Is this how Manik Sarkar wins?

Manik Sarkar
Sonaram Marasingh, 92, a daily wage labourer in Manik Sarkar's constituency who ekes out a living selling rubber tree twigs for Rs 108 a kilo, of which his share is a mere Re 1

Dhanpur: Tripura is a communist province of the country in more senses than one. It is not just because the electorate has been voting the Communist Party of India (Marxist) [CPM] to power for the past more than 20 years. Like a typical communist country, there is hardly any private enterprise in the State. The jobs mostly come in the form of government contracts. And this, the people सिर्फ़ News interviewed said, is used as an arm-twisting tool by the Manik Sarkar government. If your family is identified as pro-opposition ― which is quite easy in all Bengali-speaking communities ― the youth in the family will be denied government contracts under the Mahatma Gandhi National Employment Guarantee Act, referred to as REGA rather than MGNREGA in Tripura.

“The poor prefer CPM due to the threat perception as well as entitlements,” says the son of a panchayat leader of the Indian National Congress in Dhanpur, the constituency of Chief Minister Manik Sarkar, insisting again and again that I do not mention his name.

Several families that appear upset with the CPM rule say they have been dragged to courts on frivolous and/or untenable charges for not toeing the communist line. As during the CPM rule in West Bengal, and also under the Trinamool Congress (TMC), pro-opposition people are heckled in the streets; their children are threatened on their way to school; unidentified miscreants pelt stones at their houses every now and then. And, in cases of disputes between neighbours, local CPM henchmen intervene to ‘settle’ the issue, not allowing the side with grievance approach the police, let alone the courts. The CPM cadre says they intervene to uphold the spirit of fraternity between neighbours. “Court-kachhari kora bhadralokder manayna (dragging the neighbour to a court does not behove a gentleman),” a CPM worker says. Needless to add, a dispute is settled within the area by these bullies invariably in favour of the pro-CPM party to the dispute.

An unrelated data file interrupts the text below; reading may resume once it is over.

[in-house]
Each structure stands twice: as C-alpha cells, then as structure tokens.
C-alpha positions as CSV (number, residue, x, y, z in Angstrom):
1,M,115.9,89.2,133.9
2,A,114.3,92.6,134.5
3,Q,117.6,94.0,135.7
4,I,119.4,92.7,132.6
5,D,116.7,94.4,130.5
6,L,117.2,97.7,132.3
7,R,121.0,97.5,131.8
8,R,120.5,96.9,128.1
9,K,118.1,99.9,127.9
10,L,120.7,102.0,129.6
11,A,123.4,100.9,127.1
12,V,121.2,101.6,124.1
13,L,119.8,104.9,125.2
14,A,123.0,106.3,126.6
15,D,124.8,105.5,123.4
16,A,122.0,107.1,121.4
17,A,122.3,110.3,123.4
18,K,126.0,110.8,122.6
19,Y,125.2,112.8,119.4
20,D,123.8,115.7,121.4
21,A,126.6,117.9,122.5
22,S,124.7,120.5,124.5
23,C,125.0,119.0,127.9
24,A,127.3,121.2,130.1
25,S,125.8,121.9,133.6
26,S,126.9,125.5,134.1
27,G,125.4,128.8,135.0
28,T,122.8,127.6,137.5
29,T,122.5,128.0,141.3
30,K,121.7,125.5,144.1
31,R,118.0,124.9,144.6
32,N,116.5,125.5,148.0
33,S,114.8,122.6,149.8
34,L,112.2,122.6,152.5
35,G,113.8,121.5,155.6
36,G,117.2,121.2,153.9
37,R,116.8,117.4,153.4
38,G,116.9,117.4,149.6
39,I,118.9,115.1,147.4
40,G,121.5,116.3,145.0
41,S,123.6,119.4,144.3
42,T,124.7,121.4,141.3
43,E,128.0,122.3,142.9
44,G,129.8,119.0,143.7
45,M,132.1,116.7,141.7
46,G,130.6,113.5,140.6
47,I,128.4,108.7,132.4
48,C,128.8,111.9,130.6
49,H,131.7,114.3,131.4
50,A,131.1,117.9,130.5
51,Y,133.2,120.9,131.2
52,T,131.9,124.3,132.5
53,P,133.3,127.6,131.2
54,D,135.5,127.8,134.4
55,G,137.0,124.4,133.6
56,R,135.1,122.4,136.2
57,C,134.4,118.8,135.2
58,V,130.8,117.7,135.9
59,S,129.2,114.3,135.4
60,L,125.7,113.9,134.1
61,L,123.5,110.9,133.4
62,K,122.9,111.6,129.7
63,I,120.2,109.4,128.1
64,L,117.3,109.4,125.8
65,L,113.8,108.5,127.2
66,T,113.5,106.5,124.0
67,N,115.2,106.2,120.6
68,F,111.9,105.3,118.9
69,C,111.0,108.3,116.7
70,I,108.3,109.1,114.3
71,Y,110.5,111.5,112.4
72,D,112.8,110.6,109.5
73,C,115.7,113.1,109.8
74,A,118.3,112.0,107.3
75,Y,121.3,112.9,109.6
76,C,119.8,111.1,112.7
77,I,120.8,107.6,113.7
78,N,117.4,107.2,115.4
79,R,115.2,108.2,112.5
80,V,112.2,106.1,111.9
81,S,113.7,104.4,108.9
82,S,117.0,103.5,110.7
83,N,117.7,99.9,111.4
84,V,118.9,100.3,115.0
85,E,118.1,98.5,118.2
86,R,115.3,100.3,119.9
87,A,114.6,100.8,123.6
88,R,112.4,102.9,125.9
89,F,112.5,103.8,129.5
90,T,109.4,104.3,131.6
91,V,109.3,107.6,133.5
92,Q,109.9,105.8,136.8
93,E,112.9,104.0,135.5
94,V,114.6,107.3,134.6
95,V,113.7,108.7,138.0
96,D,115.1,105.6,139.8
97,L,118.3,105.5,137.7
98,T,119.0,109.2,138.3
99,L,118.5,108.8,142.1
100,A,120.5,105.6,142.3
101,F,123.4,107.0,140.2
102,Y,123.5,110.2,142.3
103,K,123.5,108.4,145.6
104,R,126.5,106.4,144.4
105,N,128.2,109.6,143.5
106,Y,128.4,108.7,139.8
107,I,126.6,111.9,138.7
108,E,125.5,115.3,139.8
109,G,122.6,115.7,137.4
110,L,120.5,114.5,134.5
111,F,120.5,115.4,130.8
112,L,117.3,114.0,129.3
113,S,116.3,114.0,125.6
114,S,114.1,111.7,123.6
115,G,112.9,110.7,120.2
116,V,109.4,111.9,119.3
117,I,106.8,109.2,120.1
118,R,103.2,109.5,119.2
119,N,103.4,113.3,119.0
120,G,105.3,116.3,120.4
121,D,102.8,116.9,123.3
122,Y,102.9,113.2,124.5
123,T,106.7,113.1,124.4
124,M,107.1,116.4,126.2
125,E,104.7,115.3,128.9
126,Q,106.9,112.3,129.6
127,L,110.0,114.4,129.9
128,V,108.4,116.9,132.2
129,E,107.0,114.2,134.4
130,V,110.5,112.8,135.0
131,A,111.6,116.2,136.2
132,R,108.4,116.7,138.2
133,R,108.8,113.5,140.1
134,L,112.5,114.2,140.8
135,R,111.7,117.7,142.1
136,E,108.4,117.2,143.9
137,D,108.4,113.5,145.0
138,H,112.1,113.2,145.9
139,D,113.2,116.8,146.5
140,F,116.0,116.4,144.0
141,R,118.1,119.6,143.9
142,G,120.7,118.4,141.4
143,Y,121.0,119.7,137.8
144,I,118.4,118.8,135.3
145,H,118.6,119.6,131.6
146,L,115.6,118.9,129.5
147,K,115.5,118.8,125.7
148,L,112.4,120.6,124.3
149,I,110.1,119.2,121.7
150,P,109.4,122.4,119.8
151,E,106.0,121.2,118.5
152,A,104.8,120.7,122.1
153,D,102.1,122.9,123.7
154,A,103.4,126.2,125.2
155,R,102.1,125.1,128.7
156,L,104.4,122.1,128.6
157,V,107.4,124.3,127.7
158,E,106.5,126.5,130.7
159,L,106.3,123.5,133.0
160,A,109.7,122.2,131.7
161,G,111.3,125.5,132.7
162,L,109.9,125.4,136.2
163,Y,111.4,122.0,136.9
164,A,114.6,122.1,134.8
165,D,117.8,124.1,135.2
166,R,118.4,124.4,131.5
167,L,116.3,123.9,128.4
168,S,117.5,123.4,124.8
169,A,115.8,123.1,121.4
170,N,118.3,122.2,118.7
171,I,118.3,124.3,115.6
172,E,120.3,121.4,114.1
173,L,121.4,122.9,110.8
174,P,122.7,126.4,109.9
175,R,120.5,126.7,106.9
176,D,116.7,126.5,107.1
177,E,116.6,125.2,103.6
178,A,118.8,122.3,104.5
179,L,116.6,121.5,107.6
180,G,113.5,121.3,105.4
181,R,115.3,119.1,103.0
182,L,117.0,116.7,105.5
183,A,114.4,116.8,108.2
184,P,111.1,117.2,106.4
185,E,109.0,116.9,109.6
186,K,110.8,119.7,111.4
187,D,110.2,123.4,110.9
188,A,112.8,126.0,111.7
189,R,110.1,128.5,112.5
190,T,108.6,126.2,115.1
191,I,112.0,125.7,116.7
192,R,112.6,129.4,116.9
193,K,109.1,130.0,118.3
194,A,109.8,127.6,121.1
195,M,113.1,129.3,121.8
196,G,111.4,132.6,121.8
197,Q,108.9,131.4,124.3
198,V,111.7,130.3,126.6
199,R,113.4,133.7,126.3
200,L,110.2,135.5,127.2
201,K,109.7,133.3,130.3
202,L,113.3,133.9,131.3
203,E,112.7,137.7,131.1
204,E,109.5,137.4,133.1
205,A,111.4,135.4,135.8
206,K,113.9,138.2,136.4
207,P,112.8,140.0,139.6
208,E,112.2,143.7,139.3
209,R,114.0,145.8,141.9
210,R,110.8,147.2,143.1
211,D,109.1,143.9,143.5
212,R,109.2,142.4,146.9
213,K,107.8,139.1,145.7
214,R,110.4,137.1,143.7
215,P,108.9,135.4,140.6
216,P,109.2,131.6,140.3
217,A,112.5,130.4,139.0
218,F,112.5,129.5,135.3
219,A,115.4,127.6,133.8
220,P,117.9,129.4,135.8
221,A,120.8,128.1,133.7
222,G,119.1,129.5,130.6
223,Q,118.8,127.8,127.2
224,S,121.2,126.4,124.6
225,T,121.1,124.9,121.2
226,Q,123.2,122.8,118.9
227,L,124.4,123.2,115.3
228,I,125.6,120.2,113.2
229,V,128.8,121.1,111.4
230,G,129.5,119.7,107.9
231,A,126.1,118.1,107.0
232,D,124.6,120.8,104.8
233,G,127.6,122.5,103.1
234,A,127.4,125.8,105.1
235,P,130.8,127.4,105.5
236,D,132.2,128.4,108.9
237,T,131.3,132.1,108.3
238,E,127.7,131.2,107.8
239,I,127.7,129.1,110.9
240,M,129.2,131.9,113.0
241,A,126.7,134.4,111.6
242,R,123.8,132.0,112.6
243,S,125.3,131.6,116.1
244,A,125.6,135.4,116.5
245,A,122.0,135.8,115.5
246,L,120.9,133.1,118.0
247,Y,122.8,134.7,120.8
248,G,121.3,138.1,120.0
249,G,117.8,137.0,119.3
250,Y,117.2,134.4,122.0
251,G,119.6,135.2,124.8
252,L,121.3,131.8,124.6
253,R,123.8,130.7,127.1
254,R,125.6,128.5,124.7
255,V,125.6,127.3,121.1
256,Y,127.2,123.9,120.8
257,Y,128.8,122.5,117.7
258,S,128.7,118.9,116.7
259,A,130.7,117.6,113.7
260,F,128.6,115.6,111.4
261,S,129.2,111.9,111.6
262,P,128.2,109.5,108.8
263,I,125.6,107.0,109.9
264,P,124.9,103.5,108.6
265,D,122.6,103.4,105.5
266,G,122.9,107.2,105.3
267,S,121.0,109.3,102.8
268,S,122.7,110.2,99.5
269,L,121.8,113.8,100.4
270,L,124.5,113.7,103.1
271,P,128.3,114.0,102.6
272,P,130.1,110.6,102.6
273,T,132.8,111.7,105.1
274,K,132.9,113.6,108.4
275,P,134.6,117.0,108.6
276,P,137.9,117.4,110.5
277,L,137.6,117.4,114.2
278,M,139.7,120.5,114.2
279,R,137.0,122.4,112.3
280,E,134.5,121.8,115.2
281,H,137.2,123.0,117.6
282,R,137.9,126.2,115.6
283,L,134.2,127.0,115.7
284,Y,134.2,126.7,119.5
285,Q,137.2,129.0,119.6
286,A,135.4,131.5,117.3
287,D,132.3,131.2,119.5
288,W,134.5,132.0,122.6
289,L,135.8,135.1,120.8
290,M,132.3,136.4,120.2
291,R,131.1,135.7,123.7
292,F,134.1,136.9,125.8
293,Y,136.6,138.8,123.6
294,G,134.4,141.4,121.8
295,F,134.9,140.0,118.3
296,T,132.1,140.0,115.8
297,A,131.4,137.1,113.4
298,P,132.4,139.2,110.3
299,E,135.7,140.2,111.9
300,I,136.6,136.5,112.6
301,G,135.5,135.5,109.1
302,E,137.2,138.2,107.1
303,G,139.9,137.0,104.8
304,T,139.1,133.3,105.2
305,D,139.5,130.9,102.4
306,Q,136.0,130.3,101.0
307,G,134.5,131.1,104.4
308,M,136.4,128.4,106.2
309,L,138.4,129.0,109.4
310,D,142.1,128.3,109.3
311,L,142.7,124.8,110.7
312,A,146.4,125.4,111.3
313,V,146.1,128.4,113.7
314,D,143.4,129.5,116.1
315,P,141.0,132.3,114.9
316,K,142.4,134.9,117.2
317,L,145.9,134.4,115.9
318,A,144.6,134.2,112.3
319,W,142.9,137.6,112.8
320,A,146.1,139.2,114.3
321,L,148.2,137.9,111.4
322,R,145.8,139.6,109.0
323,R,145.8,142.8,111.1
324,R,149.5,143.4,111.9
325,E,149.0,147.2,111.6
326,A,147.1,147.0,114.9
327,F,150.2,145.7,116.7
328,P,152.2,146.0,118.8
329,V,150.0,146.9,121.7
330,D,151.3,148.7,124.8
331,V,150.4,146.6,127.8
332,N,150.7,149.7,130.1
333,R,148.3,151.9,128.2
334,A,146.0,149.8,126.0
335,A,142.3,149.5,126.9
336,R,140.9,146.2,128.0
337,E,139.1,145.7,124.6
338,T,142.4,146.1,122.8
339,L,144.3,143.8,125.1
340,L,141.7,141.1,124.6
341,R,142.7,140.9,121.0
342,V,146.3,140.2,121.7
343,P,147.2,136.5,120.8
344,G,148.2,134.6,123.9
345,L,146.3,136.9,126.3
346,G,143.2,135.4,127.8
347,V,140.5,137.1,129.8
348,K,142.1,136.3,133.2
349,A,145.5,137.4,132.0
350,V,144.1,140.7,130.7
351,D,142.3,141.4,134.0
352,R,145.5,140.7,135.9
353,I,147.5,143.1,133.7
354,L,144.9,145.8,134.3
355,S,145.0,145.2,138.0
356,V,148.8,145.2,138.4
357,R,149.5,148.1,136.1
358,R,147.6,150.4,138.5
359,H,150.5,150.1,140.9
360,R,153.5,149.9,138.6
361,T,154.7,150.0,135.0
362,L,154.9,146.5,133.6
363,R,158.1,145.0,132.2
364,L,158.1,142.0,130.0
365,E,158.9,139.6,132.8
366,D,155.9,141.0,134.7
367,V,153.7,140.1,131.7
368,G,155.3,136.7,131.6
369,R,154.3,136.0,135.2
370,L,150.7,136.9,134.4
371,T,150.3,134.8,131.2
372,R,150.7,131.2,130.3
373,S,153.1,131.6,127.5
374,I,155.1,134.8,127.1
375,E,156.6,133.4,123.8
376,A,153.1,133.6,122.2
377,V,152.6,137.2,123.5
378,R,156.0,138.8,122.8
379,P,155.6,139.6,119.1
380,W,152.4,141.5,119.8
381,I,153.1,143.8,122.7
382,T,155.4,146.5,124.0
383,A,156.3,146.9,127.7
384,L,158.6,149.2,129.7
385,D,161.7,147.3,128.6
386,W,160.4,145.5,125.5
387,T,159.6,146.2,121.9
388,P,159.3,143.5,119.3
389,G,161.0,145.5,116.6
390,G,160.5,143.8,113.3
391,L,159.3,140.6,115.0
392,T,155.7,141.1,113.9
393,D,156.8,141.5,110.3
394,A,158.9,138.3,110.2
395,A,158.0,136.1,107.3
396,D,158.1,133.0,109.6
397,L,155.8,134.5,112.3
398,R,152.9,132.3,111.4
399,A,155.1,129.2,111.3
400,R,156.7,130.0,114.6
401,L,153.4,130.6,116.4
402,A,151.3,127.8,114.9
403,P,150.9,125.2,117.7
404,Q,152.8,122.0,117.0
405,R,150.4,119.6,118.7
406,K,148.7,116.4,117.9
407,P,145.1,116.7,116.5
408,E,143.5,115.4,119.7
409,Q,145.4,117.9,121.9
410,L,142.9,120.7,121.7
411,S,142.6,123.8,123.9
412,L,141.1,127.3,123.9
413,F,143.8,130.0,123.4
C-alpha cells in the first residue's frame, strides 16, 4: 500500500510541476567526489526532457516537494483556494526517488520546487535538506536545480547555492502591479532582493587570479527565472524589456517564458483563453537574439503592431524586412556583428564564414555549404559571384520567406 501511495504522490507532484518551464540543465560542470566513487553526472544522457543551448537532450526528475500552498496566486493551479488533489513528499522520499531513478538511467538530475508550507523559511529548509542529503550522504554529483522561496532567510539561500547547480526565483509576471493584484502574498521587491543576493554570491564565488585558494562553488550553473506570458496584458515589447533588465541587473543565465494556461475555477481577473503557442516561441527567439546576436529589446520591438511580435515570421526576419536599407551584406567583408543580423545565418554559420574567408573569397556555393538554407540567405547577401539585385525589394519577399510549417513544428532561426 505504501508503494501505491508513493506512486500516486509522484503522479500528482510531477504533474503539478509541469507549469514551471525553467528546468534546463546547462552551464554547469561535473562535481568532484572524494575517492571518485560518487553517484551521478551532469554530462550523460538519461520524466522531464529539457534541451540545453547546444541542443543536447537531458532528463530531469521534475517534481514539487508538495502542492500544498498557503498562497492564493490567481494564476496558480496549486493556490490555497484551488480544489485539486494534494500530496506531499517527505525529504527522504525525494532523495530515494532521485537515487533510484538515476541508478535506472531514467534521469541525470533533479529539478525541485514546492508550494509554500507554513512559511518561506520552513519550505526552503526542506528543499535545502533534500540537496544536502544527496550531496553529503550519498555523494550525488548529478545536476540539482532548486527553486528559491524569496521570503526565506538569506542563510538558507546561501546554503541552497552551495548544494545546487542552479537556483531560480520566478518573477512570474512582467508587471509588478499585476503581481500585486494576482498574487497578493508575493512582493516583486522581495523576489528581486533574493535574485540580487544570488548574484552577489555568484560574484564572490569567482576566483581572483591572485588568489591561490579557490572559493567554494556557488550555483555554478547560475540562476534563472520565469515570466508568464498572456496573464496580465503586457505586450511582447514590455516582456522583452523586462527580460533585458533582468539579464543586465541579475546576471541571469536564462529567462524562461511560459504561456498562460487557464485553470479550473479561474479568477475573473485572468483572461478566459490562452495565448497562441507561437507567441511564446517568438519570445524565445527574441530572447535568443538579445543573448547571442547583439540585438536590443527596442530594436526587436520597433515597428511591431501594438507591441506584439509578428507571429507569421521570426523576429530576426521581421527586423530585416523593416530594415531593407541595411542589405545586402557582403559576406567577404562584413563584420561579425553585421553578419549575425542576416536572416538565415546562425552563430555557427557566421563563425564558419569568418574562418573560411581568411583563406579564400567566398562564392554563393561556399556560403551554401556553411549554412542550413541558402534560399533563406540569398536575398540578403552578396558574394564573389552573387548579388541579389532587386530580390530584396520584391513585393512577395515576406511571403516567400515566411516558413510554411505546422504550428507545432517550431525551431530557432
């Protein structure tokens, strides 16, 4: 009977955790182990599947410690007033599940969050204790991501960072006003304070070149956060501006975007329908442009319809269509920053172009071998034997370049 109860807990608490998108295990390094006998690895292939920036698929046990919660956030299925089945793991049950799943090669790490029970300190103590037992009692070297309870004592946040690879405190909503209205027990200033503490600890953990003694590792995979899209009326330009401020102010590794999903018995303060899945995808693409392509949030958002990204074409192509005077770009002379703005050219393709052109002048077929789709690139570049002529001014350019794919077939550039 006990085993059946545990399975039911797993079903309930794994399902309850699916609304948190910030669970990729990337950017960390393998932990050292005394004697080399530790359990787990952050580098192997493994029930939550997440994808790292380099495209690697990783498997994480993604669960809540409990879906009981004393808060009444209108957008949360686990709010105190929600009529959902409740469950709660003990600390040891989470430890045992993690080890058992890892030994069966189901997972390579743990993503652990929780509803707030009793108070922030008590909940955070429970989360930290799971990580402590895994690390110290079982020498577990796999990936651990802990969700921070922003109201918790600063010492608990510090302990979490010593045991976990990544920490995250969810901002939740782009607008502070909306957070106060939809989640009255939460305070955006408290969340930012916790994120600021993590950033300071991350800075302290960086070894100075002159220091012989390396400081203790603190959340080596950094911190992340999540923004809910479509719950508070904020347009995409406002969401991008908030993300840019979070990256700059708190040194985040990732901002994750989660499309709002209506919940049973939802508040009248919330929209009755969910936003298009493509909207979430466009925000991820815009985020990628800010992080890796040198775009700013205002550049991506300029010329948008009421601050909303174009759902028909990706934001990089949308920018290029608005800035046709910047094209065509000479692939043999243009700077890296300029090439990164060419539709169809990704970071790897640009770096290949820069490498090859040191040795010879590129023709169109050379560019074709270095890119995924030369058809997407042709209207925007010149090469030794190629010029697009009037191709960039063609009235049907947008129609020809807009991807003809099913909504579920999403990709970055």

Rubber tree twigs collected by Dhanpur’s tribal people

Seeing flags of the Bharatiya Janata Party (BJP) lined along the roads, numbering as many as, or perhaps more than, those of the CPM, I inquire about the electoral contest. “About 70% of Congress workers have moved to the BJP via Trinamool Congress,” a local inhabitant says, adding this happened when Mamata Banerjee turned indifferent to Tripura. “However, the CPM is still far ahead in the campaign.” They say the main difference lies in the campaign style. BJP campaigners have not visited the homes of the people yet, concentrating more on public meetings and processions.

The people say the local BJP candidate Pratima Bhowmick used to be an activist of the Students’ Federation of India, the student wing of the CPM during her university years. While she is more accessible than chief minister Sarkar, people do not trust the INC workers who were seen, until recently, working for the Congress and then the TMC. This is rank opportunism, say a group of Hindu and Muslim youth.

A local journalist and I are on the main road of Dhanpur when facing Agartala, the capital. The Indian territory ends about a kilometre to the left after which Bangladesh begins. This stretch of a breadth of 1 km along the international border is the only place where one runs into a sizeable population of Muslims in the State. To the right of the road live Bengalis and tribal people with surnames such as Deb Barman, Marasingh, and Noatiya. The tribal people do not cohabit with Muslims, unlike Bengalis.

Samples of freshly made rubber; the twig collectors are tribal, the suppliers and distributors Bengali

Hindutva is not an issue in Tripura even in the areas where Muslims have a visible presence. We learn that Muslims have no problem with loud kirtans of the Ram Thakur, Gaudiya and other Vaishnava sampradayas that have a pronounced cultural presence in the region. The Hindus reciprocate by participating in music programmes organised by Muslims, referred to as “mehfil” in the neighbourhood. The mosques don’t use loudspeakers for azan, we are told.

On inquiring about the Rashtriya Swayamsevak Sangh, the local people tell us the CPM never let the organisation rear its head in Tripura while the ruling dispensation happily accommodated all Hindu practices. As a result, an INC supporter says, the BJP does not enjoy the advantage it did in Kerala where it has recently debuted.